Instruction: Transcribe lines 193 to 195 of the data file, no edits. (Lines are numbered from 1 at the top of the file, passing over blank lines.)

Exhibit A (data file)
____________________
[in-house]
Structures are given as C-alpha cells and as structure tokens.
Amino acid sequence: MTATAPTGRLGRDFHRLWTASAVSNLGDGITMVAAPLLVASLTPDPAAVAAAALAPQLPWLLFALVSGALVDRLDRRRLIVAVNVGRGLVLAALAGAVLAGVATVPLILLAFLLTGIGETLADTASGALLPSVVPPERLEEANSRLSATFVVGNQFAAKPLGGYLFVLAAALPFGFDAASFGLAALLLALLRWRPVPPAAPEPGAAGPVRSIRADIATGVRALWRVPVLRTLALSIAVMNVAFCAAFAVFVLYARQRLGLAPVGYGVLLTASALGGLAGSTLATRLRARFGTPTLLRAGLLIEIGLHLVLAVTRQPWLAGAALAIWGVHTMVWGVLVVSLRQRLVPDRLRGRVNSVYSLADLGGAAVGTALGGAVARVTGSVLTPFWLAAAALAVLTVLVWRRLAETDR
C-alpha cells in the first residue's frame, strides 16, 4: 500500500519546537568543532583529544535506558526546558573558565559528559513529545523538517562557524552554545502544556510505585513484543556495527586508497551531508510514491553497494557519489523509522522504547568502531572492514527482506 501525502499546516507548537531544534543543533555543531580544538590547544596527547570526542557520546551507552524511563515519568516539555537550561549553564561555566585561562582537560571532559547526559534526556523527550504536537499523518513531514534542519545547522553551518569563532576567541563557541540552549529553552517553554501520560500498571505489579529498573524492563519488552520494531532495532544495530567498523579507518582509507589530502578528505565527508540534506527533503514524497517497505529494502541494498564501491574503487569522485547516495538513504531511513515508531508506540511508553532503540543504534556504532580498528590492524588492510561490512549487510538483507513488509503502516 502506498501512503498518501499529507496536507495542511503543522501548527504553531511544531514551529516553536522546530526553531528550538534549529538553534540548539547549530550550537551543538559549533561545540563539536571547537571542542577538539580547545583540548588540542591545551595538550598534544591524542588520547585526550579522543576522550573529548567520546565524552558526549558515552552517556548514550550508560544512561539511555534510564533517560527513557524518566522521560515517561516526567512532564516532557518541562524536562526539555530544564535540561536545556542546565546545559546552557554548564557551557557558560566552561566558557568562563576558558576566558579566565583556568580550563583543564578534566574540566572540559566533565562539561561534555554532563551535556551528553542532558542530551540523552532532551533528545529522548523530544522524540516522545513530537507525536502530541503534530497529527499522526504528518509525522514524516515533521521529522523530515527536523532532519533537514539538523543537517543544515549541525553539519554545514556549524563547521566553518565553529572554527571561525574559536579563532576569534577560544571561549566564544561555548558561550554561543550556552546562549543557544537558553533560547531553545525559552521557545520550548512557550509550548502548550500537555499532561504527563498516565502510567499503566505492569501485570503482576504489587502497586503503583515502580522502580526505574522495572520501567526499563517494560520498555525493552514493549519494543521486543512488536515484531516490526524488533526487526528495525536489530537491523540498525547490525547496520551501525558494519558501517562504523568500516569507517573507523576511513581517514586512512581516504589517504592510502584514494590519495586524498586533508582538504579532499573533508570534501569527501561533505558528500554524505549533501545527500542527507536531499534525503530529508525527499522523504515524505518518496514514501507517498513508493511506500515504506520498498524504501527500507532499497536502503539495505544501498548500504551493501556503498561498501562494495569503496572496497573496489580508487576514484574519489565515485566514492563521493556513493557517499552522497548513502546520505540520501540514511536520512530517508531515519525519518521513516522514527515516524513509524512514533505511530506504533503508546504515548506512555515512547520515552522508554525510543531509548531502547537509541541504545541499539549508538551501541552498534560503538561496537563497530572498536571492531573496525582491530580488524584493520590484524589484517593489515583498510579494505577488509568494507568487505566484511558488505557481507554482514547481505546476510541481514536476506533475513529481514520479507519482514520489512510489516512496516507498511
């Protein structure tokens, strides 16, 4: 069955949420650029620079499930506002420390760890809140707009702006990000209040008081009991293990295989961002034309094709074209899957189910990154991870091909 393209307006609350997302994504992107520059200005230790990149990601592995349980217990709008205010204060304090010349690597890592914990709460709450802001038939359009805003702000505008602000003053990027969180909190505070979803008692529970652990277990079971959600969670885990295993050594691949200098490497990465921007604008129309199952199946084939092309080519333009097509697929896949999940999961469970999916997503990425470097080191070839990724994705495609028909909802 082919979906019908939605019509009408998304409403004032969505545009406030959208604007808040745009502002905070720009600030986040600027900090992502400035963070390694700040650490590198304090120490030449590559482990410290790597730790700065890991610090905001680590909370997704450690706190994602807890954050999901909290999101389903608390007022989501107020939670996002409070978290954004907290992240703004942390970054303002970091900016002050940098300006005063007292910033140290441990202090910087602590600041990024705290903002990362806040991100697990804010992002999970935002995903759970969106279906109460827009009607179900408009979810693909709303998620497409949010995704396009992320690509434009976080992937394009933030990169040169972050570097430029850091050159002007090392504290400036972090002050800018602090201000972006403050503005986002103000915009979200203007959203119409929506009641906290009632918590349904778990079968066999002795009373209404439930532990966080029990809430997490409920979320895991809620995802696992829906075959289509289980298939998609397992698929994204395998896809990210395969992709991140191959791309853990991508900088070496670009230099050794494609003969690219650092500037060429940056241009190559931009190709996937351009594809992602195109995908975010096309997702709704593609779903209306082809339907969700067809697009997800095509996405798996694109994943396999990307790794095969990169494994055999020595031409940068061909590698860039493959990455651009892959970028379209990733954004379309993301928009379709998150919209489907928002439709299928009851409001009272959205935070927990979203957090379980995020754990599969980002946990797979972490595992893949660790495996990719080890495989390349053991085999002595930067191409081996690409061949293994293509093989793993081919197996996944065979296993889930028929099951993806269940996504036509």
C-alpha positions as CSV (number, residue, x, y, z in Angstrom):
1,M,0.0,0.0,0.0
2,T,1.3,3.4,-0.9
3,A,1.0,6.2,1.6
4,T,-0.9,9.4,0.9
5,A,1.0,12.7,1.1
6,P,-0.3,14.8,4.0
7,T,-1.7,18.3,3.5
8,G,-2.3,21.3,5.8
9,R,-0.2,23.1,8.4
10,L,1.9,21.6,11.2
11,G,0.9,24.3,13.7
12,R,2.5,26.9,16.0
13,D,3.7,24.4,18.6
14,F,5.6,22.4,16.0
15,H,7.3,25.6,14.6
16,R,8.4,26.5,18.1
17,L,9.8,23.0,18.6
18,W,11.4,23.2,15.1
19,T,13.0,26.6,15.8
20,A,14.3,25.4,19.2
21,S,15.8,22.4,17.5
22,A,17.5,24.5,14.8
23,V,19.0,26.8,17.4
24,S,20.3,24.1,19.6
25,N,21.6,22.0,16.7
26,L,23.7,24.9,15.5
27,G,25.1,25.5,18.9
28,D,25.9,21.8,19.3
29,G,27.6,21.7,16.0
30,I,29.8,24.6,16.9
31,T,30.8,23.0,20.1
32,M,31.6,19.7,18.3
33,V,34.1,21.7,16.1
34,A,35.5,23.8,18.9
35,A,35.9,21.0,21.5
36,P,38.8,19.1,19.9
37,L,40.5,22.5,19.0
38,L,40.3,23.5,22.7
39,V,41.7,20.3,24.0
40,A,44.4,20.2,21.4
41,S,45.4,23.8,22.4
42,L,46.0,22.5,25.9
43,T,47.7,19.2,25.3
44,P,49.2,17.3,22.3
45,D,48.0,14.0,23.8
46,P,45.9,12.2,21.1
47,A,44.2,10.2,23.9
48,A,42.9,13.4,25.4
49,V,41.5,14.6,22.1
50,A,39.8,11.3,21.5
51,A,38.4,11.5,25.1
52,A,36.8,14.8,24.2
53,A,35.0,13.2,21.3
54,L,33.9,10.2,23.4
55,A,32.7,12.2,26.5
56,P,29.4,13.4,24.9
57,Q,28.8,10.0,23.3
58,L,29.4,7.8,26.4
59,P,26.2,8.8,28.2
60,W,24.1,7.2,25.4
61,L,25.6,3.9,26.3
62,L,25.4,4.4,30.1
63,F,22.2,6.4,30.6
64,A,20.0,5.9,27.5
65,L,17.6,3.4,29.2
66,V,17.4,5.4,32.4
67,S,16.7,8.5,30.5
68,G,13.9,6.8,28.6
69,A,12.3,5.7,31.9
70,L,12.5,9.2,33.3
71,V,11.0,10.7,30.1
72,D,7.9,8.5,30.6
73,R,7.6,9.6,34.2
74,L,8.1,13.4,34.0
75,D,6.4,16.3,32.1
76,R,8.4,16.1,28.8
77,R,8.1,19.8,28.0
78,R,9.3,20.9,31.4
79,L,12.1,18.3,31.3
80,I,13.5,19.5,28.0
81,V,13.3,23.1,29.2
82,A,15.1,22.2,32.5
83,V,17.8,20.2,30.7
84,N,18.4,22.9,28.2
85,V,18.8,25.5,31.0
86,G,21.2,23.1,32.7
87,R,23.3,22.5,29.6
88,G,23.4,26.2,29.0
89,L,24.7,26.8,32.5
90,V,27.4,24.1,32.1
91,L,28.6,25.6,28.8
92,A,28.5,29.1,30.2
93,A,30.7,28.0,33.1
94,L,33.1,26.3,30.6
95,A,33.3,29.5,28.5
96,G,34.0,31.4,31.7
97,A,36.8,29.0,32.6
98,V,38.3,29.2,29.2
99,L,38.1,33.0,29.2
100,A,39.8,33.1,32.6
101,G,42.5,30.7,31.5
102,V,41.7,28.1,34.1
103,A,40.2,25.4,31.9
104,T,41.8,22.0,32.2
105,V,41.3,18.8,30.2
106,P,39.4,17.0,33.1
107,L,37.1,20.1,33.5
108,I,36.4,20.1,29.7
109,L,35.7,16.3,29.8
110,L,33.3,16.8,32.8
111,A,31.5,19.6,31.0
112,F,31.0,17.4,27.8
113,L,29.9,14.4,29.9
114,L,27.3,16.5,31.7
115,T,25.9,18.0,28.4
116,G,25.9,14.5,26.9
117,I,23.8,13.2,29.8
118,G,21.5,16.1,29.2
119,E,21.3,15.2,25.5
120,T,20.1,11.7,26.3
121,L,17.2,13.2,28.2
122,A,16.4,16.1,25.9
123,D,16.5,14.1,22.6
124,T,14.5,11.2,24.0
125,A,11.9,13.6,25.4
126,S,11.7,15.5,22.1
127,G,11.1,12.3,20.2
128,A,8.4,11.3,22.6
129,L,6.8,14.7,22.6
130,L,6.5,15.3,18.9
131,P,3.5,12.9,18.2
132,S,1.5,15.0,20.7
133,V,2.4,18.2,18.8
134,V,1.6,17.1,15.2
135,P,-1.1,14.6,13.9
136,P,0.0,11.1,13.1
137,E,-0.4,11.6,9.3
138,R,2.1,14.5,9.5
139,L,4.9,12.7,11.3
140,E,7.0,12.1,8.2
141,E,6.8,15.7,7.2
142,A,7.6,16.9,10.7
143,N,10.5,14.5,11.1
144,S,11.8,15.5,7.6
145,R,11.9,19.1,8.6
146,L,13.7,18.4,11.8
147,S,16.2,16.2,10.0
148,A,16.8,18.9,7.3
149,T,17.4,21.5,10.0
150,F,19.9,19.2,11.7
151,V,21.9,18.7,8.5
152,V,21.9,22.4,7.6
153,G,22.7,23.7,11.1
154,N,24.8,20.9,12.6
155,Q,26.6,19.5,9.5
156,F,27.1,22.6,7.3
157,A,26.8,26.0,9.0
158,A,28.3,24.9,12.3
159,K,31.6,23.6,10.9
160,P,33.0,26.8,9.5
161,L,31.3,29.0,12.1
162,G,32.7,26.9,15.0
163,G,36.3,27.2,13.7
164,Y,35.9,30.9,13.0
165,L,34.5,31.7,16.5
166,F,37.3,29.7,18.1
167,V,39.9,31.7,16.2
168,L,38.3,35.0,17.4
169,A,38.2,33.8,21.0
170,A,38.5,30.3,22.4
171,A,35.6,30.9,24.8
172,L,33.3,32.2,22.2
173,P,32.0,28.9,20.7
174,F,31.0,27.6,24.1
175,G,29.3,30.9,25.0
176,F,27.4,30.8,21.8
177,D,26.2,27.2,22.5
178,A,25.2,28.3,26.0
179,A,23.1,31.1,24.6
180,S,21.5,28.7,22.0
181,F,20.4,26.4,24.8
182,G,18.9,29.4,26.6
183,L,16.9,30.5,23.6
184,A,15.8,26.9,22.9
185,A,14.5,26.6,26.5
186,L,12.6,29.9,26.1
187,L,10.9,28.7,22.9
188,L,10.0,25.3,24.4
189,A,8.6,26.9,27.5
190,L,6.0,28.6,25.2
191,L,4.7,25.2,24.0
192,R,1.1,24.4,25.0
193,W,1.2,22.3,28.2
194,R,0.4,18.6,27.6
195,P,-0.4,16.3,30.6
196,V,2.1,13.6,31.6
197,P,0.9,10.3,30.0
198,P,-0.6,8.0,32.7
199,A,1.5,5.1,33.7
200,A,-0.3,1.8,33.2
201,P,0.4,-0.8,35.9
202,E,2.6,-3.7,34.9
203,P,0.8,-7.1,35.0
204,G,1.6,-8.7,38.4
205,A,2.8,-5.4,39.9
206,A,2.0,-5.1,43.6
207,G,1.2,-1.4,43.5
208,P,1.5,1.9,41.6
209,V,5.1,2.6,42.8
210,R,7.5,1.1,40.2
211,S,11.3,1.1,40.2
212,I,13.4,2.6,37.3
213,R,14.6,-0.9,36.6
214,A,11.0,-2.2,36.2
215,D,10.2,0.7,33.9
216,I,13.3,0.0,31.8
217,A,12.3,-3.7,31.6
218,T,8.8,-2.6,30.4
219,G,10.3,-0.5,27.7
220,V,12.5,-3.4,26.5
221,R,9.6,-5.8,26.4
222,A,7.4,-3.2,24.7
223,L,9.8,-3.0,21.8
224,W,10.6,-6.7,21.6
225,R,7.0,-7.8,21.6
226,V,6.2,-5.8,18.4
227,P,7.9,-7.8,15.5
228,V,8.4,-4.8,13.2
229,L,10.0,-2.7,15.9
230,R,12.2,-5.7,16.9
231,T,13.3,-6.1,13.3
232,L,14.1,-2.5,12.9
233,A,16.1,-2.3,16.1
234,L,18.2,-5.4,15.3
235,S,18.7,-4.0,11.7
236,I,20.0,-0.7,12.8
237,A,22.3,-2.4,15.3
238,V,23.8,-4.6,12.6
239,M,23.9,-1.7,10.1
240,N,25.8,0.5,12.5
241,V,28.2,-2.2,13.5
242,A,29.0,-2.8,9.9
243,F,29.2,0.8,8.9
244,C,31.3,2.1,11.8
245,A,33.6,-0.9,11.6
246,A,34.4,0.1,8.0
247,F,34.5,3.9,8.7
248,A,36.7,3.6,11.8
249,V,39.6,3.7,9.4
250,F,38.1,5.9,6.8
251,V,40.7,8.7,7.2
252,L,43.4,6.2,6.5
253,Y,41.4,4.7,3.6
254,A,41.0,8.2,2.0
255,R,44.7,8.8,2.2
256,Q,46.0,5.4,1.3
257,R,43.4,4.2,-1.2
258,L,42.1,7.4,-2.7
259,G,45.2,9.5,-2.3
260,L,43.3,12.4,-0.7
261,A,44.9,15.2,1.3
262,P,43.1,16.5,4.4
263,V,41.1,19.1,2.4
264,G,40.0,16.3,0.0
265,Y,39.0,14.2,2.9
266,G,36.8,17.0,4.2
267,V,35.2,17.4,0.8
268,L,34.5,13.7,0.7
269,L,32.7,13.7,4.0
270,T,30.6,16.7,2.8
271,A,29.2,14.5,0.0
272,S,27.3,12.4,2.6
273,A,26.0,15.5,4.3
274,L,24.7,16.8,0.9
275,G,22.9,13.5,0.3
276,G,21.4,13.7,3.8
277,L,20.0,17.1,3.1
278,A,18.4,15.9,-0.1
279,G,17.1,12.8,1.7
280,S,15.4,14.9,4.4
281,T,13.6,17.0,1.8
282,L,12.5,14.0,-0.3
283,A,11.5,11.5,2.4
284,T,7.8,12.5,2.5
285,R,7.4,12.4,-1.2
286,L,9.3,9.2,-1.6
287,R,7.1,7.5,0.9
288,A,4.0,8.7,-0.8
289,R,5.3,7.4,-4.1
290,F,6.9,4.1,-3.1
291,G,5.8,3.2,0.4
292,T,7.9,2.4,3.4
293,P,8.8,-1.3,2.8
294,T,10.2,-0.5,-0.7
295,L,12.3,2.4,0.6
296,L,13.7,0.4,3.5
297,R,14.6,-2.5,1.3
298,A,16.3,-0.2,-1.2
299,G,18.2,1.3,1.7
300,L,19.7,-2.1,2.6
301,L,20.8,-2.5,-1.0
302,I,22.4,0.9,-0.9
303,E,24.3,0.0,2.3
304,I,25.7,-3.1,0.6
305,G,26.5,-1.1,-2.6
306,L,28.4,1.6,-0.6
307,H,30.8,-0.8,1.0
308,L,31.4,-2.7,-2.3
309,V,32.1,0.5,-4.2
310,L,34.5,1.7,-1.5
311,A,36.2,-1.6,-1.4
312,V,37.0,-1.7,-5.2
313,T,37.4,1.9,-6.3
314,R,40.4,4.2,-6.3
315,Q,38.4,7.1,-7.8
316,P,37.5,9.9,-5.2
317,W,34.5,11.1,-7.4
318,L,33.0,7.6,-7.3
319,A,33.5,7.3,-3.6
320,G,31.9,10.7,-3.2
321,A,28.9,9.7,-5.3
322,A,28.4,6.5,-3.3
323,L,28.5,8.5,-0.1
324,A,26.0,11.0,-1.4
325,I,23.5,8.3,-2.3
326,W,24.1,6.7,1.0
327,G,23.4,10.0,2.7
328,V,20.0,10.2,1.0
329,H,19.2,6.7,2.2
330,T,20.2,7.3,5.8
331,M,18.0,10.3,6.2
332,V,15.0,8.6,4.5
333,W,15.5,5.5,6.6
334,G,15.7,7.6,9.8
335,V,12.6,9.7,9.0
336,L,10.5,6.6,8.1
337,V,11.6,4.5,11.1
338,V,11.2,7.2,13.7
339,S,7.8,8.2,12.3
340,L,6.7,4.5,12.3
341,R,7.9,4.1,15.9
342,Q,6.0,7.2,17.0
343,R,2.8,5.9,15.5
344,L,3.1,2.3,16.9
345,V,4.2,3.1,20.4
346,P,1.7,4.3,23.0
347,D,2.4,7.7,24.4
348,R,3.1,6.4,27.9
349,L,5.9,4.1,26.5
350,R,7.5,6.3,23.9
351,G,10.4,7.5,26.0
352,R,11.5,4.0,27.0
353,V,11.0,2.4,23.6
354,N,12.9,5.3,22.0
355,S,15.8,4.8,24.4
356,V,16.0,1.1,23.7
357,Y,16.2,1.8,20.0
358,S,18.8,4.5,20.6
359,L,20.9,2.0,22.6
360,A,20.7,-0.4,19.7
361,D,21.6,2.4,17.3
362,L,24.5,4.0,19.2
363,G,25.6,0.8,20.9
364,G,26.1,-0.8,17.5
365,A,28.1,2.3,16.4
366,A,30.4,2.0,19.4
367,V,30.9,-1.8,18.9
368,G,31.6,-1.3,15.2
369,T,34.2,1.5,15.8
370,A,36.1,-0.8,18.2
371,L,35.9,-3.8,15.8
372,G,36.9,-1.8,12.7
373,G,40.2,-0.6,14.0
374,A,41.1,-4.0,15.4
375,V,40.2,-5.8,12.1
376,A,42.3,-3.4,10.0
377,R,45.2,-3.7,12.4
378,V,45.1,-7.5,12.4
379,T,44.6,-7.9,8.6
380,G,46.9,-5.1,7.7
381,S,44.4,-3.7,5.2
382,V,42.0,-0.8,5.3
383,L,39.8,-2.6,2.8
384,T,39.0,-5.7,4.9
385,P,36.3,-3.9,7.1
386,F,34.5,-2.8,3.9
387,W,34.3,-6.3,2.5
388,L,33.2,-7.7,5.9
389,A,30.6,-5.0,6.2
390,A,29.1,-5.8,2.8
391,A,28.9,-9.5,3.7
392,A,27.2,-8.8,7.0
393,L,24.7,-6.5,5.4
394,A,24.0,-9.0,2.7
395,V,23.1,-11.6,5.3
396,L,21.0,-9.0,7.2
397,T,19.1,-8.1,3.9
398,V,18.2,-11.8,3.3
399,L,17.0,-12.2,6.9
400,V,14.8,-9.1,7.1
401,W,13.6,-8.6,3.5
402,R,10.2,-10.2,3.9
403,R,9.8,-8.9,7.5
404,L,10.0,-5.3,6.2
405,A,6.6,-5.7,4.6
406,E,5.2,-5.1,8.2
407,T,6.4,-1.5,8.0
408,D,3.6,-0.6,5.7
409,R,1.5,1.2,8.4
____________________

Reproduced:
187,L,10.9,28.7,22.9
188,L,10.0,25.3,24.4
189,A,8.6,26.9,27.5